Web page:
Culture » May 11, 2005
The Uses and Abuses of Race
Race facilitates rule. If race did not exist, the powers-that-be would have had to invent it, for an ordered, hierarchical society requires an Other, preferably physically distinct from Us.
The Other serves many purposes, sometimes providing a disposable work force.
In the 16th century, the Catholic Church in cahoots with the Spanish throne defended the enslavement of Native Americans by denying they were human. When the natives began dying off in droves, leaving a potential labor shortage, the Church threw its weight behind African slavery. Africans were presumed to be both subhuman and exceptionally hardy, well suited for the wear and tear of slavery in the New World.
African blood became a prerequisite to slavery. The powerful proudly proclaimed slavery good for blacks, a conviction that informed the “black codes” of the mid-19th century South. John Bailey’s The Lost German Slave Girl exhumes and examines some of the laws that both created and crushed the Other. While a slave could be raffled off or wagered at the master’s whim, freeing a slave was fraught with legal obstacles. In Louisiana, anyone could halt the manumission process by alleging the slave’s bad conduct. Indeed, freed slave was such a threat to the social order that the former master had to post a thousand dollar bond to guarantee the ex-slave’s immediate exit from the state.
Bailey tells the fascinating true tale of Sally Miller, a New Orleans slave who in 1843 was suddenly “discovered” to be white. Blacks could not sue whites, but Miller sued her owner for damages in order to gain the freedom that would automatically follow a court’s acceptance of her as a white woman.
Was Sally white? The question had no objective answer. A parade of distinguished citizens, whom she’d served as a slave, swore she wasn’t—but as her lawyer repeatedly pointed out, they’d assumed she was black because she was being treated as a slave. Compounding their subjectivity was their demonization of her as Other, a strategy that conveniently masked the worst impulses of Us. A key question at the trial was whether Sally had given birth to her son Lafayette at the age of 10—for presumably, no white girl could have gotten knocked up at so indecently early an age, and it was understood that even the youngest black girl could seduce a white man.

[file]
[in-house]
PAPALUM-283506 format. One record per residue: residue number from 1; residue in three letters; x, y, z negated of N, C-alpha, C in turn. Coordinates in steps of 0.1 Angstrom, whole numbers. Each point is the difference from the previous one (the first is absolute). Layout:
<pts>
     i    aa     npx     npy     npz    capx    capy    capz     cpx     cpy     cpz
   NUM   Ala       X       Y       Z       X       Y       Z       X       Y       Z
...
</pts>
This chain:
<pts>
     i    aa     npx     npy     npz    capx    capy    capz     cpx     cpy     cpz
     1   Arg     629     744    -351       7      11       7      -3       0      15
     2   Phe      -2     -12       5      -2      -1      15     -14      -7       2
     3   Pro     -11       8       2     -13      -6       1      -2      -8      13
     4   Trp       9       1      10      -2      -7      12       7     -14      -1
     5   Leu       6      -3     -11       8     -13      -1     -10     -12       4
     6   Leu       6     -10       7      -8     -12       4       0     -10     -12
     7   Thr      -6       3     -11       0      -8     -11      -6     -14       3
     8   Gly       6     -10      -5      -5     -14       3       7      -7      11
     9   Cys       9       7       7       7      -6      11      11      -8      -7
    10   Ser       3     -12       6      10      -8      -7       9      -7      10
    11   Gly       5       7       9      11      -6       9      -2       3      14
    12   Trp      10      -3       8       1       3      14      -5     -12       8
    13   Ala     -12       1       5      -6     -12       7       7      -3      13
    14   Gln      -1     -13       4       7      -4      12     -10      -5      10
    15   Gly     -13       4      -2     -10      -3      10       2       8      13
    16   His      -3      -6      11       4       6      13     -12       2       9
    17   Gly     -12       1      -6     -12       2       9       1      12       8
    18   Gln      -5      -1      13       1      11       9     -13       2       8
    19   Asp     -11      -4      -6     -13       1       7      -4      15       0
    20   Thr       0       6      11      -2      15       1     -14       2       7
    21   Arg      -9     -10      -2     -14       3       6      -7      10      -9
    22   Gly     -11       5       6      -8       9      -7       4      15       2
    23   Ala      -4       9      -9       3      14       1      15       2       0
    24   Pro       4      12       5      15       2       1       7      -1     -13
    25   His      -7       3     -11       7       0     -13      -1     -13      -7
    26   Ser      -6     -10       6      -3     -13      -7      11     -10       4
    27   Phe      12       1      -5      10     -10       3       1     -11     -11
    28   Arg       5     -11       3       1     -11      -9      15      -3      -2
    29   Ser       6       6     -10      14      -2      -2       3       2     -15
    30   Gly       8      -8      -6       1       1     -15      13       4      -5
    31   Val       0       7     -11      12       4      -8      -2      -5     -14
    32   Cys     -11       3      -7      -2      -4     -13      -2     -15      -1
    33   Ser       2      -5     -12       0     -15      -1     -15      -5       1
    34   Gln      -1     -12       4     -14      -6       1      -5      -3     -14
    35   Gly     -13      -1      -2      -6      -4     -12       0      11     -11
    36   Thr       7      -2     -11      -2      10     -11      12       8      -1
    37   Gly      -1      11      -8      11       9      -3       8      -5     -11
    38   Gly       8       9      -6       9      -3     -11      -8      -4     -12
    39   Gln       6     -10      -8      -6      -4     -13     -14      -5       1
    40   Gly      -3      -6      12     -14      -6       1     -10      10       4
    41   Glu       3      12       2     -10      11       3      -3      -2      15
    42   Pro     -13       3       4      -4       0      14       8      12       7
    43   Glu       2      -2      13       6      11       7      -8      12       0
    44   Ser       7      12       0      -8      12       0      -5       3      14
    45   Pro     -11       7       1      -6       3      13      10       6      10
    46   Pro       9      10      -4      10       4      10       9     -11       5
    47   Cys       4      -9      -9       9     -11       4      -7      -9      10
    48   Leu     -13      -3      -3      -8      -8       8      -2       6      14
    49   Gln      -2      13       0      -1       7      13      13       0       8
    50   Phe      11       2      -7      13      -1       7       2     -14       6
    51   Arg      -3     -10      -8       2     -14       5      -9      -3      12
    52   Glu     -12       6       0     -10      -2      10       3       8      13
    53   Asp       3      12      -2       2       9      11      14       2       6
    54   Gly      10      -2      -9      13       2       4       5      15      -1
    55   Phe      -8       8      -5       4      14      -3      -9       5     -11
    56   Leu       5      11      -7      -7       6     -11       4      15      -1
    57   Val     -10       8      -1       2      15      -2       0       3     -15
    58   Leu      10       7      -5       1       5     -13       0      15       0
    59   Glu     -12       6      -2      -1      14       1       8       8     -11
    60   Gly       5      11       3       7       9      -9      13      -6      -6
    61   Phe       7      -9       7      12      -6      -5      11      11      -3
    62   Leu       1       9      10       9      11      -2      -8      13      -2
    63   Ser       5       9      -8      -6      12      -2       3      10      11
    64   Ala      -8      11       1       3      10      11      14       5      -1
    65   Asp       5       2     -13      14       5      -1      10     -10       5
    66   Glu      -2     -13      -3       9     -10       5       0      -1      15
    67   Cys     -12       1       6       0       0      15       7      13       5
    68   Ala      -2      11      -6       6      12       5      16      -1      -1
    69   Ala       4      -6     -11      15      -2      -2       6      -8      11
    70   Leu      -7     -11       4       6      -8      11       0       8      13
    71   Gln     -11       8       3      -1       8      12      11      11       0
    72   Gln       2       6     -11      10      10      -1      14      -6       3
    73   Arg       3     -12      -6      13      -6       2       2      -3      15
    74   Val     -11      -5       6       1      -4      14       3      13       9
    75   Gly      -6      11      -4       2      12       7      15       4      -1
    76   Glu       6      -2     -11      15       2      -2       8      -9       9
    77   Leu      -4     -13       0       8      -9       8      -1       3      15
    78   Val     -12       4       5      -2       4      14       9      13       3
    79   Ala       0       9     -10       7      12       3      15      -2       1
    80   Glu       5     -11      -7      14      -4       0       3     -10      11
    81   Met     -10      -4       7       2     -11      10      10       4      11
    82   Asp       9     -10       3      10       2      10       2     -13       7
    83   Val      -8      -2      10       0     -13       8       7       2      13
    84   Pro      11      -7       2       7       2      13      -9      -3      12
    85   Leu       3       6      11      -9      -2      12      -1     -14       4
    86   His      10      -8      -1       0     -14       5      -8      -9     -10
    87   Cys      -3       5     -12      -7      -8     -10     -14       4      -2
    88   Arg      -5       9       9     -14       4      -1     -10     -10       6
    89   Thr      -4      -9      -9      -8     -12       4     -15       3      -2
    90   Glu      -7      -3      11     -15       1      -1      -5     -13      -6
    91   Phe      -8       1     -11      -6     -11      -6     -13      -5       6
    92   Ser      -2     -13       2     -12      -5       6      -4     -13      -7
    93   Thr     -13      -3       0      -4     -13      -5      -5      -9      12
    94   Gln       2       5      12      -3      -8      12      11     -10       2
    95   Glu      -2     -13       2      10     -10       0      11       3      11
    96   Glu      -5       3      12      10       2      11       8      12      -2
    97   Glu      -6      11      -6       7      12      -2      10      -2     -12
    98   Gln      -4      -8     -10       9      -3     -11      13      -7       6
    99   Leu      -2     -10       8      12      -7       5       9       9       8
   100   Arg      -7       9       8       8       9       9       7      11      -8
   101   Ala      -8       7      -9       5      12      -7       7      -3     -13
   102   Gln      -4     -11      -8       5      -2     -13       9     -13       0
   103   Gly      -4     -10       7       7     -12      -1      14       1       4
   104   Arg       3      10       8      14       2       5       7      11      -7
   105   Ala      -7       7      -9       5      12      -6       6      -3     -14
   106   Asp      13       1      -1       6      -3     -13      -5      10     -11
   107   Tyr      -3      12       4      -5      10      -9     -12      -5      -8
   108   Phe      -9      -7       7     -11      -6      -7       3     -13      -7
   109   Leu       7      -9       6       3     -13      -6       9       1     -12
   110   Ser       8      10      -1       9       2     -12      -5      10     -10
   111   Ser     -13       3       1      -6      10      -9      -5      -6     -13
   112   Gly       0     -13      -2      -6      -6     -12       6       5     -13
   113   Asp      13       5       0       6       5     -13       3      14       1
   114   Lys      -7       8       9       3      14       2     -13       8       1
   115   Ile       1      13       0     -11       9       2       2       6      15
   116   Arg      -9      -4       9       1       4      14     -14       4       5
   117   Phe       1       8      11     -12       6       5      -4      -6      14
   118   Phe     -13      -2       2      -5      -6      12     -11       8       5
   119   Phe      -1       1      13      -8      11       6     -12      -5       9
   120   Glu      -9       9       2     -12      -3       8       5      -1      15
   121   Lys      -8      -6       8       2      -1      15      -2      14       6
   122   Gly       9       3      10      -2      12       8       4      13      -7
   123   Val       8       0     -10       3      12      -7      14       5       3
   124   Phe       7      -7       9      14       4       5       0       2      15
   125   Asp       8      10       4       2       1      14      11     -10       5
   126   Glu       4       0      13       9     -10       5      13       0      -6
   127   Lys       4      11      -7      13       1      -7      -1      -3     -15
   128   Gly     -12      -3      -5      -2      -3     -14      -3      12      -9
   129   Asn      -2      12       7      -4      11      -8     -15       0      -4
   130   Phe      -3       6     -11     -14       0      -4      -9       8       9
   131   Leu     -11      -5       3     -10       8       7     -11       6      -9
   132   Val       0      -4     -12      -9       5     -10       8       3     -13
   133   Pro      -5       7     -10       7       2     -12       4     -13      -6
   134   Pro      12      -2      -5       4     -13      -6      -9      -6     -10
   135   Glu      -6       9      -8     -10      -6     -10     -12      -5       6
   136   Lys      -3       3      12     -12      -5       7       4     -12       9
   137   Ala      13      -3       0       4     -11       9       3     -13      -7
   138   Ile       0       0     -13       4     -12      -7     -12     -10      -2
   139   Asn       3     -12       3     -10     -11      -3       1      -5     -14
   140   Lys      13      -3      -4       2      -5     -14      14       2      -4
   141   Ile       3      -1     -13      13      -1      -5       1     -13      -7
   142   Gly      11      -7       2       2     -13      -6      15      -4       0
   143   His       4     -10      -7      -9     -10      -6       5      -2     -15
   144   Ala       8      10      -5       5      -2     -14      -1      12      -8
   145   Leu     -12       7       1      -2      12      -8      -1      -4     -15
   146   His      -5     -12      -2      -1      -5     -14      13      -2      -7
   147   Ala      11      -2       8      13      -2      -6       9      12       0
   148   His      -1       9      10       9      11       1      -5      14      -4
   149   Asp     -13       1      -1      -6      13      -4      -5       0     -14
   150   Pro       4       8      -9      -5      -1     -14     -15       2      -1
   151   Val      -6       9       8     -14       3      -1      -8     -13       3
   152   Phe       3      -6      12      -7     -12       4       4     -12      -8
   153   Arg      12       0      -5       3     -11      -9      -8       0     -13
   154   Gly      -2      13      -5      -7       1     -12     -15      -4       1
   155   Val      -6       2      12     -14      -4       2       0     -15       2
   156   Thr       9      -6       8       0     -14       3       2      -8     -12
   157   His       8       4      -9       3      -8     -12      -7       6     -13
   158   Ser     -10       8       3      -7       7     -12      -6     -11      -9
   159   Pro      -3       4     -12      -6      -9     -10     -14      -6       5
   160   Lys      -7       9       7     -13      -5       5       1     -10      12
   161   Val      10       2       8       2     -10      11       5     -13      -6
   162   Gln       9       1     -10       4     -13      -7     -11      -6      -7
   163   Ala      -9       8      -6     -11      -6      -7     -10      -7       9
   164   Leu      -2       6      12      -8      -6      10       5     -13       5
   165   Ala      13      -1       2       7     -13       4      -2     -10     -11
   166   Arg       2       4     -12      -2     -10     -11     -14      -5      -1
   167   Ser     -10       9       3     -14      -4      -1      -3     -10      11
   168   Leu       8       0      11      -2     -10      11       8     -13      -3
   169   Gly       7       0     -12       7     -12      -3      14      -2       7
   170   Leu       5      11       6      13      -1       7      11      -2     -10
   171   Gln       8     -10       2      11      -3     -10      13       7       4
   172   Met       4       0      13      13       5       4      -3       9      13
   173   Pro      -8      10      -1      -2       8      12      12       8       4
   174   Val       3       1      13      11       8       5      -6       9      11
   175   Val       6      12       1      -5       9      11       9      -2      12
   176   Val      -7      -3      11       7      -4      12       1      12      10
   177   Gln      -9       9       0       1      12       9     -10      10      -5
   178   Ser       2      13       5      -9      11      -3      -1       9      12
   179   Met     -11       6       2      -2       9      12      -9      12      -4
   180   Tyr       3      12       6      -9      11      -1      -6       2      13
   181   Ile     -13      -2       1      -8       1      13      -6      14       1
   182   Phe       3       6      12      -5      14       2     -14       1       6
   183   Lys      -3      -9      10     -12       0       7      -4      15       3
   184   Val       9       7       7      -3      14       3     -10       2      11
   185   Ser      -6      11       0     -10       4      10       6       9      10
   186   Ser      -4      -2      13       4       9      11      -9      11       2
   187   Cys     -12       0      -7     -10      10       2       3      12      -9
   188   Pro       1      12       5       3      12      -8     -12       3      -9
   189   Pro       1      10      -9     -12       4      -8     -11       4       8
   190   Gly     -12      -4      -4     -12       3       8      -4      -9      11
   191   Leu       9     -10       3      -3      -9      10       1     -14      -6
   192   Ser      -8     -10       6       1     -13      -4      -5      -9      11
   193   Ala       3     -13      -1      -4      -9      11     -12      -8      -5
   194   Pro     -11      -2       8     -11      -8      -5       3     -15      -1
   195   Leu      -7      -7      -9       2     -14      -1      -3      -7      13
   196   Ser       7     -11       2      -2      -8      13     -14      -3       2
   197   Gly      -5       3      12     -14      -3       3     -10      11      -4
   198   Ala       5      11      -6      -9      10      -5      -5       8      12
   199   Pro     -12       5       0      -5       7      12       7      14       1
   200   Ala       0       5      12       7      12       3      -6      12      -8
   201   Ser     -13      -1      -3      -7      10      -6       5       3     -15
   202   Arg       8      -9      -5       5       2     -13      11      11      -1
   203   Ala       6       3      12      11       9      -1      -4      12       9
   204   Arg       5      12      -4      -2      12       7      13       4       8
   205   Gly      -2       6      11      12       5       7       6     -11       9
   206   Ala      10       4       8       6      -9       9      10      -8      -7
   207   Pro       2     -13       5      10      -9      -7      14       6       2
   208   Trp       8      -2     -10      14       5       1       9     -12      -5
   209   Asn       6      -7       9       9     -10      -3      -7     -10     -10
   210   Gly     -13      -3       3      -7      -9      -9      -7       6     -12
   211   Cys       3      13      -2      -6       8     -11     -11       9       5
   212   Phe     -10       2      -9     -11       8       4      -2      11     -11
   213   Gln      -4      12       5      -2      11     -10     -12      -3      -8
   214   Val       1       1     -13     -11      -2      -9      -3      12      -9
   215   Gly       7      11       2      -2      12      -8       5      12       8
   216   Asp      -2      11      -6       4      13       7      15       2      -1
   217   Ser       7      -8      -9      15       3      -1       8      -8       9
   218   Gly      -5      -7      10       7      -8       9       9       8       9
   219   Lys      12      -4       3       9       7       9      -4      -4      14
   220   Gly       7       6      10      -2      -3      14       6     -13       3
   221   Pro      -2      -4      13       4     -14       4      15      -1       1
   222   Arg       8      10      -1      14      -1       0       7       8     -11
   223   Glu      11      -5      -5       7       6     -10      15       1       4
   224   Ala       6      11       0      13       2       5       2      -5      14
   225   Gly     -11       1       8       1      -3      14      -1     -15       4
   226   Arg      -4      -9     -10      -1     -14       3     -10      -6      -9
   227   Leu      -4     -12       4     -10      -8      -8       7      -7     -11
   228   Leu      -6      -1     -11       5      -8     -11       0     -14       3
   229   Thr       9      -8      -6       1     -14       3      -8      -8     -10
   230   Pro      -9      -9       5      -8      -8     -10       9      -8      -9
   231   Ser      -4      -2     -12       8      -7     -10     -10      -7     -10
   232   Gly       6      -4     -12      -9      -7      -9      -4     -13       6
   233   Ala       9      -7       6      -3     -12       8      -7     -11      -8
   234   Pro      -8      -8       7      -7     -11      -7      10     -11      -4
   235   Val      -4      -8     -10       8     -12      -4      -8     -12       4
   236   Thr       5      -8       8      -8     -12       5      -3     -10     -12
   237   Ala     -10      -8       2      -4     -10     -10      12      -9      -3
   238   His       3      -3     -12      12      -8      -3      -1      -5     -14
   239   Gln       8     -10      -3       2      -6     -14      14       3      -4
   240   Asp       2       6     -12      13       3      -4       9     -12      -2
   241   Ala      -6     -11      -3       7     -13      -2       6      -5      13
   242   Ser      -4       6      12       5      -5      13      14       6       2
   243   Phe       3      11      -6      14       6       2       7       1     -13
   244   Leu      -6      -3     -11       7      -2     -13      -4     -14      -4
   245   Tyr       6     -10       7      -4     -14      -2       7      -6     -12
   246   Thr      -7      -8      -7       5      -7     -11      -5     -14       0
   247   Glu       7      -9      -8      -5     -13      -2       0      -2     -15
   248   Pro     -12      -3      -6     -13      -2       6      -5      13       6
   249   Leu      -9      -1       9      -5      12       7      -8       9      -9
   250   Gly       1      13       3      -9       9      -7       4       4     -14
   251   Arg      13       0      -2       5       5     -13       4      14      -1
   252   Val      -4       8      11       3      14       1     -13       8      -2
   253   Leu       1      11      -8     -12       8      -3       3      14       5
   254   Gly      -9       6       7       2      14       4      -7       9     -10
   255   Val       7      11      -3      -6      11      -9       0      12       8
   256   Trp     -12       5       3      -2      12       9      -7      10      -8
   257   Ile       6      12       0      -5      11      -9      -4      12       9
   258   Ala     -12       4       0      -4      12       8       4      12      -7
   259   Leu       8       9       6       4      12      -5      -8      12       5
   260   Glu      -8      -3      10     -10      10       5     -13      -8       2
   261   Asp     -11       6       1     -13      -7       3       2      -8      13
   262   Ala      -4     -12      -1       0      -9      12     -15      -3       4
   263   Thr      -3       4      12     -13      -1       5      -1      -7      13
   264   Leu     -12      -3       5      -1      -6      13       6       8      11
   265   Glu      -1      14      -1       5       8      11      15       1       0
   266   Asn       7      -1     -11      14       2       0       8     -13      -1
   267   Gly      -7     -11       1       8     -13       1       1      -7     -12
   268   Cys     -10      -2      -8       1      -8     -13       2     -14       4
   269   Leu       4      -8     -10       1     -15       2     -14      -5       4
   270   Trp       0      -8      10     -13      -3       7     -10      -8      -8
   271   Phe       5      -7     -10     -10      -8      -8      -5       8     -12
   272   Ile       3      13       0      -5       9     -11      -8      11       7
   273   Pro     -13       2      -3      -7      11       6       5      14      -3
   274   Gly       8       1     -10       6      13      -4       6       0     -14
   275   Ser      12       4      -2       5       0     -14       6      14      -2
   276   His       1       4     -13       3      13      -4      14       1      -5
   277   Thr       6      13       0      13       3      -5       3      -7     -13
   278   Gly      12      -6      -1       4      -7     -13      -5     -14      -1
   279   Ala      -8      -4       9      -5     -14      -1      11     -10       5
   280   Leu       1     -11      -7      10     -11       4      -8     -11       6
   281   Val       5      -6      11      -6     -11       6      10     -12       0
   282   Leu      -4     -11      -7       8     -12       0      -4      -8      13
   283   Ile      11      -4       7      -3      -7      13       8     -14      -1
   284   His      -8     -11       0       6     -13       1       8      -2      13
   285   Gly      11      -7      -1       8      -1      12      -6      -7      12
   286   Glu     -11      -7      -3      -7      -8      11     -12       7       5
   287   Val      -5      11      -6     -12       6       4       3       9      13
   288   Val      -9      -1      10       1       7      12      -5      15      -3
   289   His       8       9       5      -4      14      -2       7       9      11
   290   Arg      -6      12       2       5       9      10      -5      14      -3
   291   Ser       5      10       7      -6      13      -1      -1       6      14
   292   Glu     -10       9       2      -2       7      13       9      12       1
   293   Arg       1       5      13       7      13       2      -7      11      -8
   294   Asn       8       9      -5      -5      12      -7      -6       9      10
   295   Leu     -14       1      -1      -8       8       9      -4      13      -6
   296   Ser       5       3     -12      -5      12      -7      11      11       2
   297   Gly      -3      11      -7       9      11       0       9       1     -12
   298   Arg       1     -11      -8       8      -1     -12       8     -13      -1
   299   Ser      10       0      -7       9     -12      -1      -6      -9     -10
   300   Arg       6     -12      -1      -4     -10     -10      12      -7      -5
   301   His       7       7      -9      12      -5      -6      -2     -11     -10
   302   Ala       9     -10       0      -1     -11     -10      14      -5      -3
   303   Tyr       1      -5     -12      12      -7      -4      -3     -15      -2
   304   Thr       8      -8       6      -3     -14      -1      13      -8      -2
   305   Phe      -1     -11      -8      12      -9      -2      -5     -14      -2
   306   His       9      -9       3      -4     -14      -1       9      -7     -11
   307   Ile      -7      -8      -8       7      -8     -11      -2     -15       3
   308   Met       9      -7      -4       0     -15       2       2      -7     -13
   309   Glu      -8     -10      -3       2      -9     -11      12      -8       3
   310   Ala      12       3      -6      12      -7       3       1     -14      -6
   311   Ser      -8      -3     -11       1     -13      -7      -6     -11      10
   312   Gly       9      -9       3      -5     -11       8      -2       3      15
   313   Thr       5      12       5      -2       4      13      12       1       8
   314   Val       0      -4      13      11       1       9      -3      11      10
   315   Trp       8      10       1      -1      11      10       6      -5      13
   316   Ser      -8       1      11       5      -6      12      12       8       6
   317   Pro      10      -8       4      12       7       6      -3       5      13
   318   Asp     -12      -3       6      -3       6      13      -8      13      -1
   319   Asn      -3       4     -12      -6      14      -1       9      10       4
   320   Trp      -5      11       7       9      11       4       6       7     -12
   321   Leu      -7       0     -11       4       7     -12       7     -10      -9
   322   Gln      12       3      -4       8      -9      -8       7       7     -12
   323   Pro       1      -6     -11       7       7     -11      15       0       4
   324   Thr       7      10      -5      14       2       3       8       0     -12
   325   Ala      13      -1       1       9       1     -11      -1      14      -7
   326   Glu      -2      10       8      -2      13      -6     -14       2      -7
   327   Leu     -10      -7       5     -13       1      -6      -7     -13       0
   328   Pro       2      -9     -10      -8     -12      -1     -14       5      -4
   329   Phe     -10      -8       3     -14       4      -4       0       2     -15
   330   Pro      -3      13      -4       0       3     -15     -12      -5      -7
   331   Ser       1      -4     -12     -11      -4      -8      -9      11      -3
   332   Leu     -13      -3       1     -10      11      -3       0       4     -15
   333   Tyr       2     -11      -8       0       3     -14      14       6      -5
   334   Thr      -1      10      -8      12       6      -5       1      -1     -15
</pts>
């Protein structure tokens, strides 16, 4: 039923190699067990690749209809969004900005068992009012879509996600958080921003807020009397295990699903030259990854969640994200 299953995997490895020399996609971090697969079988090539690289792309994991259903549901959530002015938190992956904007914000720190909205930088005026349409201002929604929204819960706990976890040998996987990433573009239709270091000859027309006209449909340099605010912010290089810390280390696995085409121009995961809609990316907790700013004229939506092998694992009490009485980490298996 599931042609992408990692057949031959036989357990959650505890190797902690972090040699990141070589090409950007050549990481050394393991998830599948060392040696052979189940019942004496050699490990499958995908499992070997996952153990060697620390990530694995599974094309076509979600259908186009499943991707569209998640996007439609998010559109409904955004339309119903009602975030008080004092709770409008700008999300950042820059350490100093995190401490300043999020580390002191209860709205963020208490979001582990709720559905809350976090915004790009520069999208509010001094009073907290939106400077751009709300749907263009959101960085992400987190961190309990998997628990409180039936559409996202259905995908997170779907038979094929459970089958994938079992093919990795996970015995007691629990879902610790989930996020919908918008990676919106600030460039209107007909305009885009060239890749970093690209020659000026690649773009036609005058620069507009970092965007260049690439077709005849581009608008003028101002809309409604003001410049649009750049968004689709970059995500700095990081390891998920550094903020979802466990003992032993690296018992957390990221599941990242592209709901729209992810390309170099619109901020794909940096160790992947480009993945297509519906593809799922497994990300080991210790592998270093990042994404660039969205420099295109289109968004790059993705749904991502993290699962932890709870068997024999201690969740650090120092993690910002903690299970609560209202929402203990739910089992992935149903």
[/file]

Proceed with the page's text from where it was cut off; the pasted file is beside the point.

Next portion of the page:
Up North, free blacks remained the Other, though legally maintained oppression took the more subtle form of opportunity denied. In Sarah’s Long Walk, Stephen and Paul Kendrick’s earnest account of the mid-19th century fight to desegregate Boston’s public schools, the authors describe a valiant free black community under siege from poverty and prejudice. Black integrationists became dogged activists: petitioning, boycotting and even suing, deploying black lawyer Robert Morris in partnership with future senator Charles Sumner. They lost—and the state’s top court came forth with a rousing endorsement of “separate but equal” schools.
Boston’s black activists were so trapped by the larger society that the story of their efforts has all the drama of fireflies trying to escape from a jar. The book doesn’t get exciting until the Fugitive Slave Law essentially busts the jar open, finally giving the black community white allies with clout. Ultimately, the tumultuous times swept an entire slate of Know-Nothings into the state legislature—and in 1855, they voted to desegregate the Boston schools. The pendulum swung forward, breaking down the racialized legal fiction of Other versus Us.
Today, the pendulum swings back. Fox News commentator Michelle Malkin’s recent book, In Defense of Internment: The Case for Racial Profiling in World War II and the War on Terror, calls on Us to lock up the Other. Malkin claims that mass ethnic detentions are a prudent response to espionage and terror plots, as if securing a haystack automatically serves to pinpoint a needle. Her guilty-until-proven-innocent approach equates color with criminality and obstructs effective law enforcement. Only in the movies does badass bullying expose conspiracies rather than recruit new conspirators to the cause. Dragnets can’t substitute for field operatives and translators.
Most importantly, Malkin’s sleazy tract shows how readily our laws and law officials become instruments of evil. The “black codes” and segregation laws of yesteryear were not the freak consequences of unenlightened times—they were the ordinary outcomes of those in power protecting their self-interest through division and despotism. If we dismiss these laws as rogue jurisprudence with no contemporary relevance, we are the rogues, oblivious to our complicity in racism.
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Phyllis Eckhaus is an In These Times contributing editor who has written essays and book reviews for the magazine since 1993, covering everything from the history of Mad Magazine to the economics of terrorism. Her work has also appeared in Newsday, The Nation, the Guardian (U.S.) and the Women's Review of Books, among other publications. Trained as a lawyer and social scientist, with degrees from Yale, Harvard and New York University, she works in nonprofit management and lives in New York City.